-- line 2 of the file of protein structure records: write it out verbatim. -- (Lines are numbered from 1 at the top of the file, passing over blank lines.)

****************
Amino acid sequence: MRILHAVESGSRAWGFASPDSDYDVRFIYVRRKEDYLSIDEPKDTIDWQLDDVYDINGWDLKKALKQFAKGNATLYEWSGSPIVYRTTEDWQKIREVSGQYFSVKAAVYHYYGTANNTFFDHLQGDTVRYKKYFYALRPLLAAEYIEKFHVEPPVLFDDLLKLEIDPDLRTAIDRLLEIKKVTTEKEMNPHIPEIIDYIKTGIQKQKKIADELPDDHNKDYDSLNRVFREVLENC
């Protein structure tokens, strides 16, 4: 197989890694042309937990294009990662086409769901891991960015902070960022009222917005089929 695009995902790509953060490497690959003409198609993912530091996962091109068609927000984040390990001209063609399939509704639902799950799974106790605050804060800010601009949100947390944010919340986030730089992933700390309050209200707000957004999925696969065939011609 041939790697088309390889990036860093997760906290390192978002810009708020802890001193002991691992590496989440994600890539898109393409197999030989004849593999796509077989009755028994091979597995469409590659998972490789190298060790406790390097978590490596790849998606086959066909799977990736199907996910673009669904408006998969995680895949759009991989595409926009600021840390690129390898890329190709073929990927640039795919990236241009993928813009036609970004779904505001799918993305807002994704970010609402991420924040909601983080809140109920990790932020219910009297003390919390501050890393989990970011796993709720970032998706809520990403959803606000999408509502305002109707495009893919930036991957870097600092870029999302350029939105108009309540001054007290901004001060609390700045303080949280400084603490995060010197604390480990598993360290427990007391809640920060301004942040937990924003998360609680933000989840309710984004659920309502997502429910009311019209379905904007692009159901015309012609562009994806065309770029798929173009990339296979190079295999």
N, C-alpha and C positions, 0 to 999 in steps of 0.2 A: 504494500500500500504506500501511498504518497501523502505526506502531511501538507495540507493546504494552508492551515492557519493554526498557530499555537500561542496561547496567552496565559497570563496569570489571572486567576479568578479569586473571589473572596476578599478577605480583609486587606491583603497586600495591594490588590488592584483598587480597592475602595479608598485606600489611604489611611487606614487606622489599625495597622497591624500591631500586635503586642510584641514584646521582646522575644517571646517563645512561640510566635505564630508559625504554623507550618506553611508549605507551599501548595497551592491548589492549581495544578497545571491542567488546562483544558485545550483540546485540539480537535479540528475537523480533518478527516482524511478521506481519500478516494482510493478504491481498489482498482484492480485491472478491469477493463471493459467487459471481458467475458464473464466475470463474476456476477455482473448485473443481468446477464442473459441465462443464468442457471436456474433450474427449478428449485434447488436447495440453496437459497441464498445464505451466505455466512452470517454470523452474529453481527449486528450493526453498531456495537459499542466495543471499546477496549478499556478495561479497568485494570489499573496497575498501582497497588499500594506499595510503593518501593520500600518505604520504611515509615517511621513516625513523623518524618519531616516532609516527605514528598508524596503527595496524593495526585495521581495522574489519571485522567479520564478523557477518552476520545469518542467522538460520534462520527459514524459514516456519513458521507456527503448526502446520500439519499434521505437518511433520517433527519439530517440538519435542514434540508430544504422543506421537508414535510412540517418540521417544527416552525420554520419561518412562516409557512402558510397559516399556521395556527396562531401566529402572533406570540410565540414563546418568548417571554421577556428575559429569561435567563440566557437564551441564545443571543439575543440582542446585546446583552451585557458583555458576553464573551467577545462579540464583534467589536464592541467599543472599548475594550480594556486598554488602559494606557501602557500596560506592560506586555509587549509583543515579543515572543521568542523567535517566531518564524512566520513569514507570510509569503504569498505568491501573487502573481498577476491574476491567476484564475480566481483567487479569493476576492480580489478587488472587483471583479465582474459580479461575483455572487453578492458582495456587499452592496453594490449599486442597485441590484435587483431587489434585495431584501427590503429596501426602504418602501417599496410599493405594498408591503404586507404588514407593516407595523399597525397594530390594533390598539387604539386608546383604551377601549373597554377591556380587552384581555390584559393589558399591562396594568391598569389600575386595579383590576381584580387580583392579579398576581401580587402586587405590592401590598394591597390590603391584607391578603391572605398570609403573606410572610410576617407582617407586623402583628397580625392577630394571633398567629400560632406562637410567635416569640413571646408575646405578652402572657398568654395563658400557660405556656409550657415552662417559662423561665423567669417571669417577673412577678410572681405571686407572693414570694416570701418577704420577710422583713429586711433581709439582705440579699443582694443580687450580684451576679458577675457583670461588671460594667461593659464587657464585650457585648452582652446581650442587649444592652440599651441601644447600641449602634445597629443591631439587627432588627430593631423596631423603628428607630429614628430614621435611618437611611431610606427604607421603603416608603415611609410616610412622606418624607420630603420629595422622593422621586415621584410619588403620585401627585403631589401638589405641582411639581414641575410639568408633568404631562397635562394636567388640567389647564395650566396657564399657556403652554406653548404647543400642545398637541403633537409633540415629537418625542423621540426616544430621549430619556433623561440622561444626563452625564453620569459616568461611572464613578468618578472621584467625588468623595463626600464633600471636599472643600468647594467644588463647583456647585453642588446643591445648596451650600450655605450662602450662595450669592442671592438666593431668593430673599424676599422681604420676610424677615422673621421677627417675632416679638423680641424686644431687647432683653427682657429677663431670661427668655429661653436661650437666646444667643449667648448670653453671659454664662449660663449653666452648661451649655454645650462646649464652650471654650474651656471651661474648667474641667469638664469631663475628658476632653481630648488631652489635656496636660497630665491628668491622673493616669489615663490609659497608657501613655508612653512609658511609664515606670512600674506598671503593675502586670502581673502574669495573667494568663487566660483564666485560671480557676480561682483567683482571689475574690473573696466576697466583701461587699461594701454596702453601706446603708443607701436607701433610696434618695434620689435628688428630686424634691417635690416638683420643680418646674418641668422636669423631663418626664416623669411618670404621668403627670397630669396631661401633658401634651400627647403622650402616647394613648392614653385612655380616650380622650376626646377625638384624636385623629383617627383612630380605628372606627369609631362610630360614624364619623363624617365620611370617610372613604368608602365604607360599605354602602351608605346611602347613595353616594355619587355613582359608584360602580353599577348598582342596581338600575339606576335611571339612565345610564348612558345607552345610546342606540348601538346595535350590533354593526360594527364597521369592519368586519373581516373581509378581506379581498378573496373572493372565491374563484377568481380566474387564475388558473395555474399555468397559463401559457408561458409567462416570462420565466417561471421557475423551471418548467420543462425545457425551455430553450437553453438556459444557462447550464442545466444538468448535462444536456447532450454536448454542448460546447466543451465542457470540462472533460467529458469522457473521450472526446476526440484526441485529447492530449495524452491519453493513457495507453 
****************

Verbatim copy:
């Protein structure tokens, strides 16, 4: 197989890694042309937990294009990662086409769901891991960015902070960022009222917005089929 695009995902790509953060490497690959003409198609993912530091996962091109068609927000984040390990001209063609399939509704639902799950799974106790605050804060800010601009949100947390944010919340986030730089992933700390309050209200707000957004999925696969065939011609 041939790697088309390889990036860093997760906290390192978002810009708020802890001193002991691992590496989440994600890539898109393409197999030989004849593999796509077989009755028994091979597995469409590659998972490789190298060790406790390097978590490596790849998606086959066909799977990736199907996910673009669904408006998969995680895949759009991989595409926009600021840390690129390898890329190709073929990927640039795919990236241009993928813009036609970004779904505001799918993305807002994704970010609402991420924040909601983080809140109920990790932020219910009297003390919390501050890393989990970011796993709720970032998706809520990403959803606000999408509502305002109707495009893919930036991957870097600092870029999302350029939105108009309540001054007290901004001060609390700045303080949280400084603490995060010197604390480990598993360290427990007391809640920060301004942040937990924003998360609680933000989840309710984004659920309502997502429910009311019209379905904007692009159901015309012609562009994806065309770029798929173009990339296979190079295999």